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Let $[\mathbb{N}]^2$ denote the set collection in size $2$. Now, let $f:[\mathbb{N}]^2\to \{1,2\}$.

How can one show that, if we fixing some $n\in \mathbb{N}$, then there exist infinite set $R_1\subseteq {\mathbb{N}-\{n\}}$ such that $f$ is constant on sets of the form $\{n,r_1 \}$ where $r\in R_1$ .

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What is "set collection in size $2$"? If you mean the set of unordered pairs, then $\binom{\Bbb N}2$ (pronounced $\Bbb N$ choose $2$) would be a more understandable notation. –  Marc van Leeuwen Nov 15 '12 at 14:20

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Fixing $n\in\Bbb N$, there are infinitely many $r\in\Bbb N\smallsetminus\{n\}$, and so infinitely many sets $\{n,r\}$ with $r\in\Bbb N\smallsetminus\{n\}$. Now, each $\{n,r\}$ is mapped to either $1$ or $2$. If there were only finitely many $\{n,r\}$ mapping to $1$ and only finitely many $\{n,r\}$ mapping to $2$, then since a union of two finite sets is finite, we would only have finitely many $\{n,r\}$ to begin with, which we've already seen is not the case. Hence, there are infinitely many $\{n,r\}$ mapping to $1$ or there are infinitely many $\{n,r\}$ mapping to $2$.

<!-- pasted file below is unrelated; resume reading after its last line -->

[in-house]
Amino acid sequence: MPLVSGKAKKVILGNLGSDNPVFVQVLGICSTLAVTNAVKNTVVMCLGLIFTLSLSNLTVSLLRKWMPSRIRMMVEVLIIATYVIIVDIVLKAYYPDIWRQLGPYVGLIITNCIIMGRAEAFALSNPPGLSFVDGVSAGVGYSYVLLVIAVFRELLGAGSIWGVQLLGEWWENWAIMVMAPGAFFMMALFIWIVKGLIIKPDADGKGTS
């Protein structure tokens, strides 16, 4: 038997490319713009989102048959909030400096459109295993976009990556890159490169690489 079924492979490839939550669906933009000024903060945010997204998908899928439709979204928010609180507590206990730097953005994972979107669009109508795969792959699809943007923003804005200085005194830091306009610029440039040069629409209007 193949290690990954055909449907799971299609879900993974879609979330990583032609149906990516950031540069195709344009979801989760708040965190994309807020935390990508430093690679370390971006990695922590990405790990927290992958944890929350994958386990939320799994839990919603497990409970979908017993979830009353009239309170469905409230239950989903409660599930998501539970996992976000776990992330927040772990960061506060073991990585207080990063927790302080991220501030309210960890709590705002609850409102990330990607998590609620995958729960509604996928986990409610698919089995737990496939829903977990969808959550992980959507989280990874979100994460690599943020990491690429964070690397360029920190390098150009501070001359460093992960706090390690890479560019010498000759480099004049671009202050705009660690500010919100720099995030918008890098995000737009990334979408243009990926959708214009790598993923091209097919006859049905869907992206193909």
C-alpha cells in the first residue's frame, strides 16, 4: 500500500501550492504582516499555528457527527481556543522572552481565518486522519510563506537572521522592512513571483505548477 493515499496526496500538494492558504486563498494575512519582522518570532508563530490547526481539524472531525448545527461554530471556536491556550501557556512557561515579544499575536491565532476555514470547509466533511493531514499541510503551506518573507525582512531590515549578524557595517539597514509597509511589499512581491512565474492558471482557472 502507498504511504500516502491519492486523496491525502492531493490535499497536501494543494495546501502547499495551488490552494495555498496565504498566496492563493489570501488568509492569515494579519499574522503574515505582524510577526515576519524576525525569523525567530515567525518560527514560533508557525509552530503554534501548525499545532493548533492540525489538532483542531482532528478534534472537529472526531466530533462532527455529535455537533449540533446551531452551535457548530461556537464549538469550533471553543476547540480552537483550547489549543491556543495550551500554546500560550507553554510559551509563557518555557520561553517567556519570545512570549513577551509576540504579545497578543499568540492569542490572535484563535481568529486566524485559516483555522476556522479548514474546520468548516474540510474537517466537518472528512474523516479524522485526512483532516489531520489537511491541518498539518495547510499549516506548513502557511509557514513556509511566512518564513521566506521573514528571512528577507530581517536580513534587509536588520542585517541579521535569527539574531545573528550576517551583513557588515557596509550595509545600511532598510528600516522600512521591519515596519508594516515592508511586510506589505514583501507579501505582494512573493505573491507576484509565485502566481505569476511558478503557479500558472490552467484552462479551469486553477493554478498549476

If there are infinitely many $r$ such that $f$ maps $\{n,r\}\mapsto 1$, then we let $$R_1=\left\{r\in\Bbb N:\{n,r\}\in f^{-1}\bigl(\{1\}\bigr)\right\}.$$ Otherwise, we let $$R_1=\left\{r\in\Bbb N:\{n,r\}\in f^{-1}\bigl(\{2\}\bigr)\right\}.$$

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Actually, $R_1 = \{r:\{n,r\}\in f^{-1}(\{1\})\}$, isn't it? $f^{-1}(\{1\})$ is not a subset of $\mathbb N$ –  Thomas Andrews Nov 15 '12 at 14:07
    
Ah! Right you are, Thomas. –  Cameron Buie Nov 15 '12 at 14:38
    
@ThomasAndrews why "If not, then there must be only finitely many sets {n,r}, which is certainly not the case."? –  17SI.34SA Nov 16 '12 at 17:30
1  
@17SI.34SA: Because there are infinitely many $r\in\Bbb N\smallsetminus\{n\}$, and so there are infinitely many sets $\{n,r\}$ with $r\in\Bbb N\smallsetminus\{n\}$. All of these sets are mapped to either $1$ or $2$, but if only finitely many map to $1$ and only finitely many map to $2$, then there can be only finitely many to begin with (since the union of two finite sets is finite). –  Cameron Buie Nov 16 '12 at 17:37
    
Thank you again! It's all clear now! –  17SI.34SA Nov 16 '12 at 17:54

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